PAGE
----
||[Dec. 8th, 2013|08:43 am]
It's the Open House Meme for the day. lyrstzha asks me, "How about 10 surreal things that have happened to you."
I'm not sure i experience much as surreal. Part of it is the daily rut does not allow much in the way of novel experience. And then my context for surrealism is Dali, Magritte, and de Chirico. What does surreal mean for me, my experience?
When i read the question, my first thought was that the one surreal event was when the VP called to tell me about the re-organization that would give me a new manager. The out-of-the-blue and unlooked-for nature of the phone call, coupled with the utterly uncharacteristic nature of simple communication from the VP pushed me into a different sense of time and place.
Another moment that popped into mind was a hotel stay in Chicago due to a missed flight. Was that this year? I can't recall. The sense of out-of-time and out-of-space of the hotel stay created a sensory rich but untethered memory: arriving in the dark, departing in the dark, the luxurious room and no luggage, the glorious soaking tub, the disappointment of not arriving at home but the relief of the weekend.
Much of what i intentionally experience is the landscape, and i don't think of it as surreal. I could frame it that way, i think, particularly the trip east of the Sierras in May. The predawn drive across the basin to the tufa at Mono Lake could be cast as surreal. The long sloping vista from the highway to the lake revealed the car lights of similar travelers ahead of me, the dust rising from cars rattling down the dirt road, all under the red velvet sky. Another moment from the trip was our afternoon nap in our tent cabin. The dry heat was particularly noticeable in the tent, but the large fan, its cast iron stand something out of a movie from the 40s, relieved much of the unpleasantness. Above us, the sun cast the flickering shadow of the cottonwood leaves. Then there was being hit by a dust devil near the long abandoned train platform named Zurich, the night drive out of the White Mountains descending eight thousand feet in an hour from the cold bristlecone pines back to the warm desert.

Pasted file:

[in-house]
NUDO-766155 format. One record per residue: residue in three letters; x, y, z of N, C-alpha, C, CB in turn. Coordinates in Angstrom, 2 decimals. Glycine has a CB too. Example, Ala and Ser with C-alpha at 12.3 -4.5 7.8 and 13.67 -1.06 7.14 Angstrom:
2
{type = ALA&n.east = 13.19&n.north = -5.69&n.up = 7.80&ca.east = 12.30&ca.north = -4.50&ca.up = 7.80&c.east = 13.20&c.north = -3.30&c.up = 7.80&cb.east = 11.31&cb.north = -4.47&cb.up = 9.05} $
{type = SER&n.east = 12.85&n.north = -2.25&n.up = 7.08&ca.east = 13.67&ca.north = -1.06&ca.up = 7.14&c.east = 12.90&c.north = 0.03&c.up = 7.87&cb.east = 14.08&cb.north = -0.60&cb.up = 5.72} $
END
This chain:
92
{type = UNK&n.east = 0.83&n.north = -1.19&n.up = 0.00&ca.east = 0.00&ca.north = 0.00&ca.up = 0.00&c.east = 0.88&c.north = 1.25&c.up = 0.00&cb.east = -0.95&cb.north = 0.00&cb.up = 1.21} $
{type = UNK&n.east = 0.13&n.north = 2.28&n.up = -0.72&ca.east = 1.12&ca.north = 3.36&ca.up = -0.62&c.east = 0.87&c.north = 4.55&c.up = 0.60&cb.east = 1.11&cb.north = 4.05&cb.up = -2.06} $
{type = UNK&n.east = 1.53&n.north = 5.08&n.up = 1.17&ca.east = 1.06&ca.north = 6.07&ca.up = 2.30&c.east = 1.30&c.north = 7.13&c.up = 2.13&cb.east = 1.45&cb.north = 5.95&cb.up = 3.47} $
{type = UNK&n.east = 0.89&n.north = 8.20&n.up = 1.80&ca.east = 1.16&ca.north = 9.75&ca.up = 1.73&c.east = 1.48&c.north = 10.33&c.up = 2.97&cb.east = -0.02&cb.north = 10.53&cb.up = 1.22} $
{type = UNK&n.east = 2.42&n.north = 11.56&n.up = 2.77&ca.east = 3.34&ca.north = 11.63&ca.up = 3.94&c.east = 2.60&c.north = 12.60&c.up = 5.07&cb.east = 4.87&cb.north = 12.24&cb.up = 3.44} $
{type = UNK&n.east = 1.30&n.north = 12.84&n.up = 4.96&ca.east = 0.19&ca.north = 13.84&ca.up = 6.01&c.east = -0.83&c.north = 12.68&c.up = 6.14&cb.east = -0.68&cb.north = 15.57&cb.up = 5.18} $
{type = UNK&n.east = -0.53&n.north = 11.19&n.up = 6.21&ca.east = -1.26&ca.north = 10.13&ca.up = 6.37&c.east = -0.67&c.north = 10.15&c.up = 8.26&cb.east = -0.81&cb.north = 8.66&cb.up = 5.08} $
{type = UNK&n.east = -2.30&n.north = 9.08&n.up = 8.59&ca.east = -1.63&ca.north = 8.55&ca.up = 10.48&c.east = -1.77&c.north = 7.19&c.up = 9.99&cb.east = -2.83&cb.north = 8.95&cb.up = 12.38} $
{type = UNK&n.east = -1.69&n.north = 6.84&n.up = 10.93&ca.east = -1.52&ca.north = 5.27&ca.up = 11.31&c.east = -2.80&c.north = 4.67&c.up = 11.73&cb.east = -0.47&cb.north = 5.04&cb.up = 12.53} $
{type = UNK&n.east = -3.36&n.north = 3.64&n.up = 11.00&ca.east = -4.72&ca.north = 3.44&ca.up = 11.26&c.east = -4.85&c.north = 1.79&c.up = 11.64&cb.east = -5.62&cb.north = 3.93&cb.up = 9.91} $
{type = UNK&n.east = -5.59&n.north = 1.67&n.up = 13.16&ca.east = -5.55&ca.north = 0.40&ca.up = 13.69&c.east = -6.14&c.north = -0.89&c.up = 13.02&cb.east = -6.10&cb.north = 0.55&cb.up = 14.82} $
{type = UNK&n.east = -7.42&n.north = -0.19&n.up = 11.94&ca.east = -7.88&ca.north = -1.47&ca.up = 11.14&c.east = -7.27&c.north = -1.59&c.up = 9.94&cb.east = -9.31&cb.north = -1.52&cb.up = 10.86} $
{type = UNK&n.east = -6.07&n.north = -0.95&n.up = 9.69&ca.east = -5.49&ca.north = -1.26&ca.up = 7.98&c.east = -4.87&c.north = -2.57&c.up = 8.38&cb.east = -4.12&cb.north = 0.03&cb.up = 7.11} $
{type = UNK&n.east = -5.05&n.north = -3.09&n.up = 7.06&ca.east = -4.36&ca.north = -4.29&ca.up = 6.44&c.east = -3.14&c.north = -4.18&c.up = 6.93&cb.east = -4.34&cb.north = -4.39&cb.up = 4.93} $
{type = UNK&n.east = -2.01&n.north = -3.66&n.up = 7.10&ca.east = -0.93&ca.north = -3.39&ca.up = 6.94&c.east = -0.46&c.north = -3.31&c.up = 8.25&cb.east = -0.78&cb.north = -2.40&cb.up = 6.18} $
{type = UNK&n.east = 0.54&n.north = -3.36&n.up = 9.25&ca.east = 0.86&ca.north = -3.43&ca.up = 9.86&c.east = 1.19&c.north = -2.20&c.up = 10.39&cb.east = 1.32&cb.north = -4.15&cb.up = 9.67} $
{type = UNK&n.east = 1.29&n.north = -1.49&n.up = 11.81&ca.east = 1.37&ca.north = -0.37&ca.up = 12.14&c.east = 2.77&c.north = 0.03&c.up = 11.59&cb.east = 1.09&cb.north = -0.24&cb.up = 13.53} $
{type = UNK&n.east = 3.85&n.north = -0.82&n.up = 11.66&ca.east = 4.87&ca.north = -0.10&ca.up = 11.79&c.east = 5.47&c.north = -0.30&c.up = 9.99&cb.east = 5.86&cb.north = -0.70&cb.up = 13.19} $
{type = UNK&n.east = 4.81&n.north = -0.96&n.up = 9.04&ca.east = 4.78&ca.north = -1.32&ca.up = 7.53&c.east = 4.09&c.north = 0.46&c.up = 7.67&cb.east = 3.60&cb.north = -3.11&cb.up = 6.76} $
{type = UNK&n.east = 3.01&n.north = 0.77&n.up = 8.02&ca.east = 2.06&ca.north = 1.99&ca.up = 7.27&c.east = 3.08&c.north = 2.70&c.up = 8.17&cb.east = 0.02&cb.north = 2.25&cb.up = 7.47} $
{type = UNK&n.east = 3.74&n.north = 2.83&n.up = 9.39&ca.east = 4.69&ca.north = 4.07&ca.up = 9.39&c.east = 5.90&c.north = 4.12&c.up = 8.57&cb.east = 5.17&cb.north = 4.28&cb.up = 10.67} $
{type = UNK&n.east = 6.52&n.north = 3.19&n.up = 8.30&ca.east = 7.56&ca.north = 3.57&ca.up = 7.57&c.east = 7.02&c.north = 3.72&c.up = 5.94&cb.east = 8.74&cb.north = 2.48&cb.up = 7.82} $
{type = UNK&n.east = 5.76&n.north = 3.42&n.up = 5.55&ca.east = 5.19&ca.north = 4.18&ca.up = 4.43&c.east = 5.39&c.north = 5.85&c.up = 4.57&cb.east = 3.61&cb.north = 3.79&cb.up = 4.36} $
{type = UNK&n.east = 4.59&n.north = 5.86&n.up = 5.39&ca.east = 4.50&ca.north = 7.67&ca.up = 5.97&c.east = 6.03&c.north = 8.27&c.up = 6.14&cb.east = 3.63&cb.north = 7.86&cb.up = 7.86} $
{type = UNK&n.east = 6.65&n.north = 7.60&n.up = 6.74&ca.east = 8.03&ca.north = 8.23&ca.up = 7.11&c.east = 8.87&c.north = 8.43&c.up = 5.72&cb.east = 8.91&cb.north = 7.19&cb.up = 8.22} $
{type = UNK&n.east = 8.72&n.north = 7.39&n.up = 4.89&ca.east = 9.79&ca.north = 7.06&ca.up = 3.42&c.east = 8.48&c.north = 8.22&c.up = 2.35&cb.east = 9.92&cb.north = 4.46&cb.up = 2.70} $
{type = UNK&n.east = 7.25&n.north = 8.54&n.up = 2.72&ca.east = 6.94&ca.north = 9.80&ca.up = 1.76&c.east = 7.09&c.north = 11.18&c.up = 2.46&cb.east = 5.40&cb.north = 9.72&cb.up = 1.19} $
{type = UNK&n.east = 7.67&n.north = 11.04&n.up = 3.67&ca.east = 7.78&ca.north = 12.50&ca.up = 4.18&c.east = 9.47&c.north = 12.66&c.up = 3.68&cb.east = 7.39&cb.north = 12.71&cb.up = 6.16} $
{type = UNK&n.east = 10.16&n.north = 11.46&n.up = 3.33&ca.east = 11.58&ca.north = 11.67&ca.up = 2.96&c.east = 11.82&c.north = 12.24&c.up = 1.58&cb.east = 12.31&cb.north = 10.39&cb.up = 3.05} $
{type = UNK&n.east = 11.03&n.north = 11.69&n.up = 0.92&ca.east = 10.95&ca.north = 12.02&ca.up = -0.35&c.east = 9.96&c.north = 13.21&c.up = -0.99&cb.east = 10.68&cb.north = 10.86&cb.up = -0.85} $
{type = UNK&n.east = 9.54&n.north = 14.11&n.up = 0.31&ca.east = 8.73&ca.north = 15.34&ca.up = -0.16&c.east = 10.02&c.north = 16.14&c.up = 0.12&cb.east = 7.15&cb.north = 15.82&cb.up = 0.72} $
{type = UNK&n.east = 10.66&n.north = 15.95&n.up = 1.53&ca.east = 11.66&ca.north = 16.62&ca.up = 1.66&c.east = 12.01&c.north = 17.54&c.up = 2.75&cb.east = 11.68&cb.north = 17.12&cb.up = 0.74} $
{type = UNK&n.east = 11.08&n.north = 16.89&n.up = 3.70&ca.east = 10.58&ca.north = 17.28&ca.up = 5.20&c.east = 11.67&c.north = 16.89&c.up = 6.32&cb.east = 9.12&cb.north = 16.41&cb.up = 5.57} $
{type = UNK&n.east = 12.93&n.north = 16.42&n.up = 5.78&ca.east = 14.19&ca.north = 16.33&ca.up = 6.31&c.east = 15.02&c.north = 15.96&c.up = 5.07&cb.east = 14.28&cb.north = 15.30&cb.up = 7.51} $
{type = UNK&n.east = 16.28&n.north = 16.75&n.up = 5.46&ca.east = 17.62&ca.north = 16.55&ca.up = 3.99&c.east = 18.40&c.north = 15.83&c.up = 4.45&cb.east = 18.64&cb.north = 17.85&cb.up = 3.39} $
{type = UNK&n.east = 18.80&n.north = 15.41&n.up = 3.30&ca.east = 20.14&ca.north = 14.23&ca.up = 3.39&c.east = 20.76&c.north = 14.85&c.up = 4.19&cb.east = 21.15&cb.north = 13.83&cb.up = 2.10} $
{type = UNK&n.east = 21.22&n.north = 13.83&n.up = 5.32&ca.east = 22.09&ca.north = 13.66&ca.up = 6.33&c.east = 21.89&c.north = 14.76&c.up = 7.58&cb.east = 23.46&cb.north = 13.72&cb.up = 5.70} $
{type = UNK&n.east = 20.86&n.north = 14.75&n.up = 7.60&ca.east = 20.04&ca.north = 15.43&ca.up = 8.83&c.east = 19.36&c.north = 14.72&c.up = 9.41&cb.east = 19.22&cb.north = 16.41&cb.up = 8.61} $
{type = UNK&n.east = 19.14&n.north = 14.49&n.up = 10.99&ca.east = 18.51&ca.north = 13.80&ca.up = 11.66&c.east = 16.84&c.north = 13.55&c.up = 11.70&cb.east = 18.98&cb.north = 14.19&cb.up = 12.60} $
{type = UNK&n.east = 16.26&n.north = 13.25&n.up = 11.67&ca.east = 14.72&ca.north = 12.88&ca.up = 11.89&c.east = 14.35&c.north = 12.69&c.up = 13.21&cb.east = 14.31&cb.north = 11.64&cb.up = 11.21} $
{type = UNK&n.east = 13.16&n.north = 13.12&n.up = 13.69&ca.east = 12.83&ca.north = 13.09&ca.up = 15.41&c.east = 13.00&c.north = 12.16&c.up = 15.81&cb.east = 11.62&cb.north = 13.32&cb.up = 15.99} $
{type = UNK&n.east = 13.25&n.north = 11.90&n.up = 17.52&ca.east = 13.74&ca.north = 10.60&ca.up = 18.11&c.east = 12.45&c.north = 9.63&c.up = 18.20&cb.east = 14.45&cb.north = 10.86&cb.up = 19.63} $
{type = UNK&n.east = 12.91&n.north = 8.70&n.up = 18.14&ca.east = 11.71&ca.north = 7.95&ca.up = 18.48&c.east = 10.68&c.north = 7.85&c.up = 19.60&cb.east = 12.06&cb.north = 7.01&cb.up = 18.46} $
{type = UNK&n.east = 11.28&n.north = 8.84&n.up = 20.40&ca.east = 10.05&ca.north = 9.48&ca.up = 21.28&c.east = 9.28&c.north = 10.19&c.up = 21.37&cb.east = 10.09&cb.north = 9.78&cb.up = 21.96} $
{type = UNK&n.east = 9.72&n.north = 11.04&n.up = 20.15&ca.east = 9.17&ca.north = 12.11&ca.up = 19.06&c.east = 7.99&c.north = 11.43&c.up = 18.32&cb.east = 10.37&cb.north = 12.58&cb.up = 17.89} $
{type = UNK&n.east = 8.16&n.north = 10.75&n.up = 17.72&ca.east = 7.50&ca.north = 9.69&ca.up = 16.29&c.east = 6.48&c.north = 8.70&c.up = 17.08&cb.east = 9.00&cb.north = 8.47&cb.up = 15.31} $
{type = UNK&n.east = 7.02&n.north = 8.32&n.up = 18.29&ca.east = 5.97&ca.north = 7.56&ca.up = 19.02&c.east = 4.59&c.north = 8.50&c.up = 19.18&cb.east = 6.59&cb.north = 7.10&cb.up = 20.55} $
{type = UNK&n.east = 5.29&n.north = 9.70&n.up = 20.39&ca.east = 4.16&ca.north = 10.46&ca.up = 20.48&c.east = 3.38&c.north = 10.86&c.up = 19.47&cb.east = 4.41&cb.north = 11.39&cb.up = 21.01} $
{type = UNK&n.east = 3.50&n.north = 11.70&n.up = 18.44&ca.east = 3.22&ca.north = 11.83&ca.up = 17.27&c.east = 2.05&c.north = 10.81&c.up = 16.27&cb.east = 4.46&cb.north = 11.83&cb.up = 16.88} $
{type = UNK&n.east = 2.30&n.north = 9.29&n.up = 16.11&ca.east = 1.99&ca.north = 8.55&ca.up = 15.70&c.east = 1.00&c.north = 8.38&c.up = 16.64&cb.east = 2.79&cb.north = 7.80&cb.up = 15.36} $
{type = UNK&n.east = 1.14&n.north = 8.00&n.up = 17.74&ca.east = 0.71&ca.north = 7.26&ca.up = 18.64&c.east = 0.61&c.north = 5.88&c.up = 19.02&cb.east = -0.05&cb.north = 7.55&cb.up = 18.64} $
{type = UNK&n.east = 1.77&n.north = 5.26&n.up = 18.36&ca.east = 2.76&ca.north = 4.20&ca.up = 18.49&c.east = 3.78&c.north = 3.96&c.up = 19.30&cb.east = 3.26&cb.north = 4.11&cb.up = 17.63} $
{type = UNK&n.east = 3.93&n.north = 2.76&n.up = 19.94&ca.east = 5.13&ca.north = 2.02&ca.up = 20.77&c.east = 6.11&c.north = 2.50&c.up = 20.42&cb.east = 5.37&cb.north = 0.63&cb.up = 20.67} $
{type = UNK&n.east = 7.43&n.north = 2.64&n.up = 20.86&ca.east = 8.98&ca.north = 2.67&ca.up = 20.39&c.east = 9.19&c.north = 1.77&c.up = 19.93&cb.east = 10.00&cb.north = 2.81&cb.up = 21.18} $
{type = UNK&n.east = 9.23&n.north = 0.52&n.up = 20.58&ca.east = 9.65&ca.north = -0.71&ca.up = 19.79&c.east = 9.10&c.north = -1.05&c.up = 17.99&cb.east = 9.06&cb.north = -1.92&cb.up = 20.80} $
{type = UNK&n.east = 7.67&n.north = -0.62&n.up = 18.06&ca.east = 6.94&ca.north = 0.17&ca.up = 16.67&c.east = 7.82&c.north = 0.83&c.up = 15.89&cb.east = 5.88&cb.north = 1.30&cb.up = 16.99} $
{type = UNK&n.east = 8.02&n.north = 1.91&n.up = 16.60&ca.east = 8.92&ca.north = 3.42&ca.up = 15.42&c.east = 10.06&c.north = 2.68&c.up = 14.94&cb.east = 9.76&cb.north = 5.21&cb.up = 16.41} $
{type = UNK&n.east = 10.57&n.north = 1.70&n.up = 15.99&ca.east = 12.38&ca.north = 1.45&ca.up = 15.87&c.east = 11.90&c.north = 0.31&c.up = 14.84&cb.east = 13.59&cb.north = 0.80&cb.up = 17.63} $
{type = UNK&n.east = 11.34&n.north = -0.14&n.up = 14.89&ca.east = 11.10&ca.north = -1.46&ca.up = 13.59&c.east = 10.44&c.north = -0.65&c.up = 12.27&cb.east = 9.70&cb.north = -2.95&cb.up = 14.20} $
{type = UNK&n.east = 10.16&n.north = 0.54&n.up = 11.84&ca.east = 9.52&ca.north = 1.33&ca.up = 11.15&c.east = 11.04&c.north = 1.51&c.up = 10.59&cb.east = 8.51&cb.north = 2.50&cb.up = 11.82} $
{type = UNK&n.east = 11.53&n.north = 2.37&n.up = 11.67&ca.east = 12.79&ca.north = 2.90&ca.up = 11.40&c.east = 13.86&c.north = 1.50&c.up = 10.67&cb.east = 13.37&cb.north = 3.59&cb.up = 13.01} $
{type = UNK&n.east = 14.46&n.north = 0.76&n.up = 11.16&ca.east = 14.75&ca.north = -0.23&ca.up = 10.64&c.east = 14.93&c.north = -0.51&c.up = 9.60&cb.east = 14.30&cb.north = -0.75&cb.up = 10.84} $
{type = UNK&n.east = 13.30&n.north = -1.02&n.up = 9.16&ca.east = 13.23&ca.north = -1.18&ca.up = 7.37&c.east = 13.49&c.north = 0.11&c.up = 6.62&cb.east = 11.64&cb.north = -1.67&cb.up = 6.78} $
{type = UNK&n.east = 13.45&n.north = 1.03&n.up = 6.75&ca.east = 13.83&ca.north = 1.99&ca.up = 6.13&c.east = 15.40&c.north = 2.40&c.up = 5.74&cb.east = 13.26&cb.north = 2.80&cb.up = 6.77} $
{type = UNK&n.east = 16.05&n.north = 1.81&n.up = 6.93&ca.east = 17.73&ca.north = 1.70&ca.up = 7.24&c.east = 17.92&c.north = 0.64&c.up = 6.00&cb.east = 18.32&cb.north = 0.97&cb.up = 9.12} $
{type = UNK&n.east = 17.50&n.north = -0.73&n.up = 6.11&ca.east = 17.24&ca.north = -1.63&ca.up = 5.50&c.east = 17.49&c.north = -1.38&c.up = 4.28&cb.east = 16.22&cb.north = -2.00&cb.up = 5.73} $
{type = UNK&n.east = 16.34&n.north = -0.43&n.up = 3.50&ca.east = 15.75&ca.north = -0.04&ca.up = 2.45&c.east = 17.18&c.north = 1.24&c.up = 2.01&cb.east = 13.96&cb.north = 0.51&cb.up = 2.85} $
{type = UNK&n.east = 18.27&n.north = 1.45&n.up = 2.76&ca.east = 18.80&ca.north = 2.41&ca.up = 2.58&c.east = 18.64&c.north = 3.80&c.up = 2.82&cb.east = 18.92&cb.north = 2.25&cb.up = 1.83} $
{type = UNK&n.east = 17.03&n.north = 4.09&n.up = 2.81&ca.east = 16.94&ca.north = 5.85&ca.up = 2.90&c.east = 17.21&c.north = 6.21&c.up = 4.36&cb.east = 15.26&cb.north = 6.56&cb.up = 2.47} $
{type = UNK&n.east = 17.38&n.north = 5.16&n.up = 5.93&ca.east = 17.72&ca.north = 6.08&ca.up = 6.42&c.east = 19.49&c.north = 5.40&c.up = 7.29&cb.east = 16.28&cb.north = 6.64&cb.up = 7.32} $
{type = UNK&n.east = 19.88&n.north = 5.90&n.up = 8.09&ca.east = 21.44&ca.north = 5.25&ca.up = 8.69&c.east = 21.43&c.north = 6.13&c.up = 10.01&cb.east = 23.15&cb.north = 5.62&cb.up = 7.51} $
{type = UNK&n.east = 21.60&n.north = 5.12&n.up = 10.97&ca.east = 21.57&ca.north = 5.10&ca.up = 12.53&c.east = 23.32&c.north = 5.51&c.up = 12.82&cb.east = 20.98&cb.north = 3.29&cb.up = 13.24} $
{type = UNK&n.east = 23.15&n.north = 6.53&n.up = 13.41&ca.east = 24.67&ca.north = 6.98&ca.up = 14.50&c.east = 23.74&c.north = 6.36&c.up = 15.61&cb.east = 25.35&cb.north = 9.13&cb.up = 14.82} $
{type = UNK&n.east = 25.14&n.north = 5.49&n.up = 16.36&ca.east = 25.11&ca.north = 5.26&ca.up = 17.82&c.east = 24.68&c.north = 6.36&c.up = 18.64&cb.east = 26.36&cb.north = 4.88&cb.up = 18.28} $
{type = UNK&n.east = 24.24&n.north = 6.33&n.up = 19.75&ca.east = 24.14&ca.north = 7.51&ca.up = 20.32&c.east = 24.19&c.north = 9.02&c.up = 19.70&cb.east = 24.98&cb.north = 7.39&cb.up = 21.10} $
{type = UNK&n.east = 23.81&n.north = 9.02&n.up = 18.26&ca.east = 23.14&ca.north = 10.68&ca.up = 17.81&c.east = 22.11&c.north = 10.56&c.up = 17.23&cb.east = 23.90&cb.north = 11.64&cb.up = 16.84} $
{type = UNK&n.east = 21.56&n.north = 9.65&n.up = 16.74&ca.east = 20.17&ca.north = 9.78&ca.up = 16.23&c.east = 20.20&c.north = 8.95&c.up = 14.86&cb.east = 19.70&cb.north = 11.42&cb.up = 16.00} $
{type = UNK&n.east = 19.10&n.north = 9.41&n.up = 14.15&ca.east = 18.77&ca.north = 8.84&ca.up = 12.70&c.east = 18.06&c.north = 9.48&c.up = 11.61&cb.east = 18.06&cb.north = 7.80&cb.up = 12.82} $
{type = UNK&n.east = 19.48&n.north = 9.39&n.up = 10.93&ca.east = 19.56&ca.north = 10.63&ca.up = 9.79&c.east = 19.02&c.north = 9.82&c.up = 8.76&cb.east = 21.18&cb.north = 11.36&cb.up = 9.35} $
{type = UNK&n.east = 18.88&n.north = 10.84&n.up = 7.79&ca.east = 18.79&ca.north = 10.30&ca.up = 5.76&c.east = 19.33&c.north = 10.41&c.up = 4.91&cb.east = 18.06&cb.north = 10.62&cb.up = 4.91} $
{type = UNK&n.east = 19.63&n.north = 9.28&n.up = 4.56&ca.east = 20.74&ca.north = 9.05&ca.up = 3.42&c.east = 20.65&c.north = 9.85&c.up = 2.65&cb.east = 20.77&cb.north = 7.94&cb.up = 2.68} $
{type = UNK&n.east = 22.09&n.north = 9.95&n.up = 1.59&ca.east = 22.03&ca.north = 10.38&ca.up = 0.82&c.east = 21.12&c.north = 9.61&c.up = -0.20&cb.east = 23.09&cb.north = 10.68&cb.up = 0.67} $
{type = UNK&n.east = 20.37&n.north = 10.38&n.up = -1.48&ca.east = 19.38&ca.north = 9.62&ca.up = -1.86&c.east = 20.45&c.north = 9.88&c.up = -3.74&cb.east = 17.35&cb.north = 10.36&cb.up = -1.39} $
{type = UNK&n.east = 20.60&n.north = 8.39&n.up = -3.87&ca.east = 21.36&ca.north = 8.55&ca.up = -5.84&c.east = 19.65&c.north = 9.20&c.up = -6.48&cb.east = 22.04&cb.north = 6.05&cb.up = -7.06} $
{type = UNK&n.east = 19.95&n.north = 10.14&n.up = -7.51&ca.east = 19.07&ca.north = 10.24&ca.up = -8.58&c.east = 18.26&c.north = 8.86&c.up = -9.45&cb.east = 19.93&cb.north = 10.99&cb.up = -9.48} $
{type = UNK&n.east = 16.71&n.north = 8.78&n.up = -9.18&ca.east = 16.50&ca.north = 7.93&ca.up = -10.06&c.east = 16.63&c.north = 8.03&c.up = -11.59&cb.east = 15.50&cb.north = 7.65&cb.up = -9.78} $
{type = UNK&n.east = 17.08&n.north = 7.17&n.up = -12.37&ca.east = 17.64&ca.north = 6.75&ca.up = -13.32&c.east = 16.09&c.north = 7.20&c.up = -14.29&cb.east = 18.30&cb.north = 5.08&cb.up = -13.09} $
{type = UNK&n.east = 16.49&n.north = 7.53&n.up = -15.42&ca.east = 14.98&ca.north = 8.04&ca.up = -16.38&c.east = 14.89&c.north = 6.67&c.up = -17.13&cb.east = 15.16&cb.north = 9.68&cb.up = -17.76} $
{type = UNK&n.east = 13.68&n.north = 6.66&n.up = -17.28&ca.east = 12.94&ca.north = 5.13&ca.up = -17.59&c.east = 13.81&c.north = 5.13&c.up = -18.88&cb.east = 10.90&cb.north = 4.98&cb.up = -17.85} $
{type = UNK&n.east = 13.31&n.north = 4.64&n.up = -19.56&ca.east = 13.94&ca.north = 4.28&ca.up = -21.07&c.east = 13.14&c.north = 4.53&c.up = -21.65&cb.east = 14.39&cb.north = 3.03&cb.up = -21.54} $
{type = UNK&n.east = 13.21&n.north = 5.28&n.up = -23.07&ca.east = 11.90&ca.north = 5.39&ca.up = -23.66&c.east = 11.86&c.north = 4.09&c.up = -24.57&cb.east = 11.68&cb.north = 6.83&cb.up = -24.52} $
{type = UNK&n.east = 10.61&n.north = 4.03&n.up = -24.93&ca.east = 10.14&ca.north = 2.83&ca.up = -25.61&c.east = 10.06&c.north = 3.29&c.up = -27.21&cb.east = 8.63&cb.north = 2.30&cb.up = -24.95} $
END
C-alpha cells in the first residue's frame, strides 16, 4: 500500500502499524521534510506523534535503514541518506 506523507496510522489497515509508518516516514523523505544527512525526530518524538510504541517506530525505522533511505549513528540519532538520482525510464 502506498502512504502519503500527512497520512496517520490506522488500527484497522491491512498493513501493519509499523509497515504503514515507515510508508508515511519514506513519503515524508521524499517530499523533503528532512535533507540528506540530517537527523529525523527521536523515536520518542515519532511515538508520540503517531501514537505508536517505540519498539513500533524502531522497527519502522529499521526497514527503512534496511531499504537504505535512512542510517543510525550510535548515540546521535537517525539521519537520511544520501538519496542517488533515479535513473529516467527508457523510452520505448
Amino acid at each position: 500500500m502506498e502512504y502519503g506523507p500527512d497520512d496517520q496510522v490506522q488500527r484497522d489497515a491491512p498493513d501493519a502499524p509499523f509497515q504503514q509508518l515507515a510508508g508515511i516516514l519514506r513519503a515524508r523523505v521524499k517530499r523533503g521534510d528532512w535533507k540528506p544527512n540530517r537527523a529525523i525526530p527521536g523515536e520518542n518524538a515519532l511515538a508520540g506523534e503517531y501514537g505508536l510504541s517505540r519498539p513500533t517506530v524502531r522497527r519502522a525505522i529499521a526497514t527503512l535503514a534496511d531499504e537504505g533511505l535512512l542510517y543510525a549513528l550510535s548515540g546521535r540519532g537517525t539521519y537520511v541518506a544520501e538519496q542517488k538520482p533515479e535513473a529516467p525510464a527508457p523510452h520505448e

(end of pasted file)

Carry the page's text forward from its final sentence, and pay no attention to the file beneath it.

Hmm, i read the question as ten things this year -- and see my whole life was game. There is a mystical experience i had one foggy moonlit night that could probably be described as surreal, but i'll take five this year as my answer.
You too can pick a date and give me a question or prompt (or more than one!) at DW or LJ.